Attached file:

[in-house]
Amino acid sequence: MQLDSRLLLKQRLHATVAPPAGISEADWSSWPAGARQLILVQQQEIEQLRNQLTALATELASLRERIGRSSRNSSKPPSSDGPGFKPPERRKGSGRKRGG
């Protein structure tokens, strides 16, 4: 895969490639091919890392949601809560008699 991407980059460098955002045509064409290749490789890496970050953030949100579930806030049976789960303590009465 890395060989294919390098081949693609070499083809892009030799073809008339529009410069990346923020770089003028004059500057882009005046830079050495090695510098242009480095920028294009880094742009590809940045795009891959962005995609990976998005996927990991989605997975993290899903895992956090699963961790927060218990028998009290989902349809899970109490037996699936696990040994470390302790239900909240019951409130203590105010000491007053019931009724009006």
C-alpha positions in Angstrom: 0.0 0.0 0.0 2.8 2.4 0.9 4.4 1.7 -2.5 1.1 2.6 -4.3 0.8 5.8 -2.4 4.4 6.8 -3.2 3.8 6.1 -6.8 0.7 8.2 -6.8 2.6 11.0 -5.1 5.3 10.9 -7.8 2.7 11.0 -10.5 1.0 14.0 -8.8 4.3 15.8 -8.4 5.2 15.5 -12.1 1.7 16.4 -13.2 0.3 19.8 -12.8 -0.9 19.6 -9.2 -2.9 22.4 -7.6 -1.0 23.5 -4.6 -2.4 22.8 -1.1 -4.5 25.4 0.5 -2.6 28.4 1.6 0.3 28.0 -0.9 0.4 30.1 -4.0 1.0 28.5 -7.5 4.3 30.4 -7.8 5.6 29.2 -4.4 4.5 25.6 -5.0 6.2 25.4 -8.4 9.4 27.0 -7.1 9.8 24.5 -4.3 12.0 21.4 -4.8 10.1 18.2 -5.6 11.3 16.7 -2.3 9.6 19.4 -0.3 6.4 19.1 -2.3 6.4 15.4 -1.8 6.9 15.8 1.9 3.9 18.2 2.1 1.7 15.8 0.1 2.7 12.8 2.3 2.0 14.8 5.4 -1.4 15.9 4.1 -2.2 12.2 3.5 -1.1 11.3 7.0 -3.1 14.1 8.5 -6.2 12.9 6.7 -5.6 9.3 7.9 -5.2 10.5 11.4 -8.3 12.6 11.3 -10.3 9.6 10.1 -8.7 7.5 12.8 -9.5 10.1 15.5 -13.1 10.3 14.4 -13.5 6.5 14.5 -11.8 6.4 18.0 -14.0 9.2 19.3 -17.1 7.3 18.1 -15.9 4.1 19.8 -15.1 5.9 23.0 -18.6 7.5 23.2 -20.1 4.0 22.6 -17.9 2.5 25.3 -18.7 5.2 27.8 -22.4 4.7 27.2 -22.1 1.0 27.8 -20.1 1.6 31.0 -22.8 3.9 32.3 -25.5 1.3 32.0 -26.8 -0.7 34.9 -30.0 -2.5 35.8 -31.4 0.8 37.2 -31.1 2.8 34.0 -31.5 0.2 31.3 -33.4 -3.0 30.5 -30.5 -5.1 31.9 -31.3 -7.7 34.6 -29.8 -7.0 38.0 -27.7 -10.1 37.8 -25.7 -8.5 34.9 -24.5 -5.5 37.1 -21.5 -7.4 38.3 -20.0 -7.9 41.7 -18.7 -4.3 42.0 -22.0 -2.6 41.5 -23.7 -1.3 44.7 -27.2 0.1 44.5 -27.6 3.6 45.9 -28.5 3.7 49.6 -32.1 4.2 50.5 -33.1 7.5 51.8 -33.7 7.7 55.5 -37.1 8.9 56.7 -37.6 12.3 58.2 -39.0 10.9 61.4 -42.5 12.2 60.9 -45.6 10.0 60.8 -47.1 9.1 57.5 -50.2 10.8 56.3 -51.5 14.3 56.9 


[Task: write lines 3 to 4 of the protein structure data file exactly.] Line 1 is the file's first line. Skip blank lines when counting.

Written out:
């Protein structure tokens, strides 16, 4: 895969490639091919890392949601809560008699 991407980059460098955002045509064409290749490789890496970050953030949100579930806030049976789960303590009465 890395060989294919390098081949693609070499083809892009030799073809008339529009410069990346923020770089003028004059500057882009005046830079050495090695510098242009480095920028294009880094742009590809940045795009891959962005995609990976998005996927990991989605997975993290899903895992956090699963961790927060218990028998009290989902349809899970109490037996699936696990040994470390302790239900909240019951409130203590105010000491007053019931009724009006």
C-alpha positions in Angstrom: 0.0 0.0 0.0 2.8 2.4 0.9 4.4 1.7 -2.5 1.1 2.6 -4.3 0.8 5.8 -2.4 4.4 6.8 -3.2 3.8 6.1 -6.8 0.7 8.2 -6.8 2.6 11.0 -5.1 5.3 10.9 -7.8 2.7 11.0 -10.5 1.0 14.0 -8.8 4.3 15.8 -8.4 5.2 15.5 -12.1 1.7 16.4 -13.2 0.3 19.8 -12.8 -0.9 19.6 -9.2 -2.9 22.4 -7.6 -1.0 23.5 -4.6 -2.4 22.8 -1.1 -4.5 25.4 0.5 -2.6 28.4 1.6 0.3 28.0 -0.9 0.4 30.1 -4.0 1.0 28.5 -7.5 4.3 30.4 -7.8 5.6 29.2 -4.4 4.5 25.6 -5.0 6.2 25.4 -8.4 9.4 27.0 -7.1 9.8 24.5 -4.3 12.0 21.4 -4.8 10.1 18.2 -5.6 11.3 16.7 -2.3 9.6 19.4 -0.3 6.4 19.1 -2.3 6.4 15.4 -1.8 6.9 15.8 1.9 3.9 18.2 2.1 1.7 15.8 0.1 2.7 12.8 2.3 2.0 14.8 5.4 -1.4 15.9 4.1 -2.2 12.2 3.5 -1.1 11.3 7.0 -3.1 14.1 8.5 -6.2 12.9 6.7 -5.6 9.3 7.9 -5.2 10.5 11.4 -8.3 12.6 11.3 -10.3 9.6 10.1 -8.7 7.5 12.8 -9.5 10.1 15.5 -13.1 10.3 14.4 -13.5 6.5 14.5 -11.8 6.4 18.0 -14.0 9.2 19.3 -17.1 7.3 18.1 -15.9 4.1 19.8 -15.1 5.9 23.0 -18.6 7.5 23.2 -20.1 4.0 22.6 -17.9 2.5 25.3 -18.7 5.2 27.8 -22.4 4.7 27.2 -22.1 1.0 27.8 -20.1 1.6 31.0 -22.8 3.9 32.3 -25.5 1.3 32.0 -26.8 -0.7 34.9 -30.0 -2.5 35.8 -31.4 0.8 37.2 -31.1 2.8 34.0 -31.5 0.2 31.3 -33.4 -3.0 30.5 -30.5 -5.1 31.9 -31.3 -7.7 34.6 -29.8 -7.0 38.0 -27.7 -10.1 37.8 -25.7 -8.5 34.9 -24.5 -5.5 37.1 -21.5 -7.4 38.3 -20.0 -7.9 41.7 -18.7 -4.3 42.0 -22.0 -2.6 41.5 -23.7 -1.3 44.7 -27.2 0.1 44.5 -27.6 3.6 45.9 -28.5 3.7 49.6 -32.1 4.2 50.5 -33.1 7.5 51.8 -33.7 7.7 55.5 -37.1 8.9 56.7 -37.6 12.3 58.2 -39.0 10.9 61.4 -42.5 12.2 60.9 -45.6 10.0 60.8 -47.1 9.1 57.5 -50.2 10.8 56.3 -51.5 14.3 56.9 